Today, let’s have a little game! What purpose did these vintage items serve, do you know? These enigmatic things, which range from strange equipment to unusual decorative pieces, may leave you perplexed. Don’t worry, though; try it and see if you can envision what people in earlier eras did with these fascinating objects.
Guessing Game: Are You Able to Recognize These Strange Items?
First Item: The Coin Gatherer
First up, we have a mixed-metal object with connectors on the sides and slots on top. Do you know what it was used for in the past?
You’re 100% correct if you assumed it was a coin collector! Conductors of trains and buses would deposit the fares into the slots and then pick up the neatly arranged coins from the bottom. They could fasten it to their belts using the hooks on the sides. Remarkably, a contemporary rendition of this is still in use at a few locations where admission is free of charge. Pretty smart, huh?
The Sand-Filled Swim Cap is item #2.
This is an intriguing cap with chin straps, a blue interior, and a feminine printed pattern. Would you want to guess? Here’s a hint: it has sand inside of it!
Actually, this peculiar headgear is an antique handmade swim cap. People used to love modeling swim caps after the aviatrix fashion trend back in the 1920s. However, home sewers had trouble finding rubber ingredients. They then devised a clever fix: the cap was filled with sand, and the channels and stitches were machine-sewn.
Why the sand? As a water blocker, it lets swimmers select their own fabric pattern rather than being restricted to yellow or black rubber. Undoubtedly a novel strategy!
The Iron Flue Damper is item #3.
Now look at this iron object that has two stamps on it. Along an iron post with a spiraling end, the iron plate swivels. Any suggestions?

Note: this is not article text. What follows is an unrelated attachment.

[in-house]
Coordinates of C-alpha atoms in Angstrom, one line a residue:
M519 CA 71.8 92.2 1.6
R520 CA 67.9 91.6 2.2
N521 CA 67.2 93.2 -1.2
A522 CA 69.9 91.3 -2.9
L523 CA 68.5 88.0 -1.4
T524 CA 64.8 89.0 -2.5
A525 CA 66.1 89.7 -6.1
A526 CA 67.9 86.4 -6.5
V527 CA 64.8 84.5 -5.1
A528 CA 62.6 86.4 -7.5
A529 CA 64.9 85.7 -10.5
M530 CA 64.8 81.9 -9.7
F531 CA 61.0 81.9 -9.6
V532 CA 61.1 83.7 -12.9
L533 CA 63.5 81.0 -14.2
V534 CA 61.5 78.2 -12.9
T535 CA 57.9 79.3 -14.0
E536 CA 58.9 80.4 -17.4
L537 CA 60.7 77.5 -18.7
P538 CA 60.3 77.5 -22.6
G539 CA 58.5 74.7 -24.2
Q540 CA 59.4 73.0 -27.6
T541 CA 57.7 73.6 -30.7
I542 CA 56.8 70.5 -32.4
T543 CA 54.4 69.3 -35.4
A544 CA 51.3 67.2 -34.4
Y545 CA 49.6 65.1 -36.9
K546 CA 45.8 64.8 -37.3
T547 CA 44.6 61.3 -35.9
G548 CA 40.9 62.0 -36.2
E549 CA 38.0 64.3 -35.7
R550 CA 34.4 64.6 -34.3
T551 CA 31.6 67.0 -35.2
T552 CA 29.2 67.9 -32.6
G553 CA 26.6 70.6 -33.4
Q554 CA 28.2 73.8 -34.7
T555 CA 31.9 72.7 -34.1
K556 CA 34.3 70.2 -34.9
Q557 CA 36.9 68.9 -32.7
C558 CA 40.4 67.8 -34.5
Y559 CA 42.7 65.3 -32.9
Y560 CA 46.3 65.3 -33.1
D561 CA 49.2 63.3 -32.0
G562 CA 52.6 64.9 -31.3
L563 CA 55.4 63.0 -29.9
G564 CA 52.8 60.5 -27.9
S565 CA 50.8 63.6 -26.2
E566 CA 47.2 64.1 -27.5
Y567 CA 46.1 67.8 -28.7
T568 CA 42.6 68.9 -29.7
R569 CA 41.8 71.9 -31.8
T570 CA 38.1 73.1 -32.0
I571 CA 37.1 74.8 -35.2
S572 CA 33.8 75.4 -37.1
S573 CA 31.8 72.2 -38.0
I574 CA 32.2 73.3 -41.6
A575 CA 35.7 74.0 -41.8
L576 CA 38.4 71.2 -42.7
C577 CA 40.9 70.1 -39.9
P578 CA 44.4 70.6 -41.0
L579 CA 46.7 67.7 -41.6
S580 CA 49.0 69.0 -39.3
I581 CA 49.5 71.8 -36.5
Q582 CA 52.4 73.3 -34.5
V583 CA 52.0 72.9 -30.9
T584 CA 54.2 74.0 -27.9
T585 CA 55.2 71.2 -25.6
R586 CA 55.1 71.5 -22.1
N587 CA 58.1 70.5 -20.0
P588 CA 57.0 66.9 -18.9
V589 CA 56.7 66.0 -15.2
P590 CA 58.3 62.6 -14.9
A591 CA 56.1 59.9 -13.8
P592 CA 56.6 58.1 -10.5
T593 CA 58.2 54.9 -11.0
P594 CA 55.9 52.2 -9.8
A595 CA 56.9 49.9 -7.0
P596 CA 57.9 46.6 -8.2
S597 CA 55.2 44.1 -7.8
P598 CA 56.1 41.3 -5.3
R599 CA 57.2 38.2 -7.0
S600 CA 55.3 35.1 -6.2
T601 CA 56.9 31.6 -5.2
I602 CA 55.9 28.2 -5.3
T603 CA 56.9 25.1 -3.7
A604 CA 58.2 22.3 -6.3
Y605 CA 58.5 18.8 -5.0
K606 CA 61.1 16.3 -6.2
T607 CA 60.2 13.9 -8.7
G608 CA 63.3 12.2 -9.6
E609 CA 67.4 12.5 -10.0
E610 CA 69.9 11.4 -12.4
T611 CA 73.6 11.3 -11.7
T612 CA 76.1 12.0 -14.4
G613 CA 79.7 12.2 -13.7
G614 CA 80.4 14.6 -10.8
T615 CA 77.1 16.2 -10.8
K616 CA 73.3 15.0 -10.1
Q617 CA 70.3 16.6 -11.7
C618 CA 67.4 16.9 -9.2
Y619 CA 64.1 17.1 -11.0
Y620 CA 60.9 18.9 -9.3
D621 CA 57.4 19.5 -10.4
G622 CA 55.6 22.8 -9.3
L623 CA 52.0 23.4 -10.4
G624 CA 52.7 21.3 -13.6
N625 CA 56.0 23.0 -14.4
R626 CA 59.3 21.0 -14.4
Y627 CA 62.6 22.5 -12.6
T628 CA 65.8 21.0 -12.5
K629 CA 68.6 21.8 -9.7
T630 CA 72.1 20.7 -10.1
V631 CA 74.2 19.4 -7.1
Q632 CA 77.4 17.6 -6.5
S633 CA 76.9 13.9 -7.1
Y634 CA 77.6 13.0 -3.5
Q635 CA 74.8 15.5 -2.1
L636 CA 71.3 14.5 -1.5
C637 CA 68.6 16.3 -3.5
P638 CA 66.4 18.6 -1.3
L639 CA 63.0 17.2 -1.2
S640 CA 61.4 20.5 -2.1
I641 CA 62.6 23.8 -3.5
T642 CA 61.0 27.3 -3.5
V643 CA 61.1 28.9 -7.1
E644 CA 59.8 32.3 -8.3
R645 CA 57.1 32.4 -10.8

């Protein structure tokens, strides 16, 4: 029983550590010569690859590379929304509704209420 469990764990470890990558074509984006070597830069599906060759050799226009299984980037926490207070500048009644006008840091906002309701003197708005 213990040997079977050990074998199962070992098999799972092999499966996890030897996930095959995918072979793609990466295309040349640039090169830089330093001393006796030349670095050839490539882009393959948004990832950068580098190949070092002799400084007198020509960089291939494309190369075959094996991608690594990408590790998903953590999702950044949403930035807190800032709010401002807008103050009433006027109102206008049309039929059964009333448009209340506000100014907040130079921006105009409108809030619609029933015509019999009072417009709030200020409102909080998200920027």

You’re exactly right if you assumed it to be an iron flue damper! Even though they are rarely seen, these iron flue dampers are still in use today. We enjoy finding unique artifacts that are a part of our past when we go antique shopping. It resembles going back in time!
The Victorian Shop Dispenser (Item #4)
Admire this metal box with a beveled glass front and elaborate gold stenciling. It even features a tiny sliding door with a dog picture on it. How do you suppose it was put to use?
Actually, this graceful box is a Victorian-style shop dispenser. It came in several sizes and was intended for bulk sales. This one had a label insert for gunpowder, but it may have also been used for bulk commodities like sugar or confectionery. Customers could see the quality of the products they were buying because to the glass front. Why was there a picture of dogs hunting? Well, since the purpose was to hold gunpowder exclusively, it’s merely an ornamental touch. This is a very fascinating essay, isn’t it?
The Cedar Butter Churn is item #5.
Take a look at this big wooden drum with a handle, a footed base, and a lid. There’s a crank on the side of it also. Any ideas about what it’s meant to accomplish?
This wooden drum is a butter churn made of cedar. To produce more butter, it was utilized. It says “Farm Master Dairy Supplies” on the other side. However, we didn’t want to reveal anything too quickly! Knowing about these antiquated gadgets truly transports us to a bygone era of ease.
And finally, the last bit of mystery!
The Soda Bottle Stand is item #6.
Look at this three-tiered metal stand for a moment. Each tier has a notch carved out of it. It is nearly four feet tall and supports itself on three legs. What was the purpose of it, do you suppose?
The purpose of this booth was to showcase Coke bottles—but not just any soda. Nehi purposely made it as part of their marketing strategy for their soda bottles. With their handy necks, the bottles fit well in the triangle shape with the notches. These stands used to be found in grocery stores and local stores during the Great Depression. They were really impressive!
There you have it, then! These enigmatic objects transport us through time and serve as a reminder of the inventiveness and resourcefulness of earlier generations. How many of those were accurate guesses, then?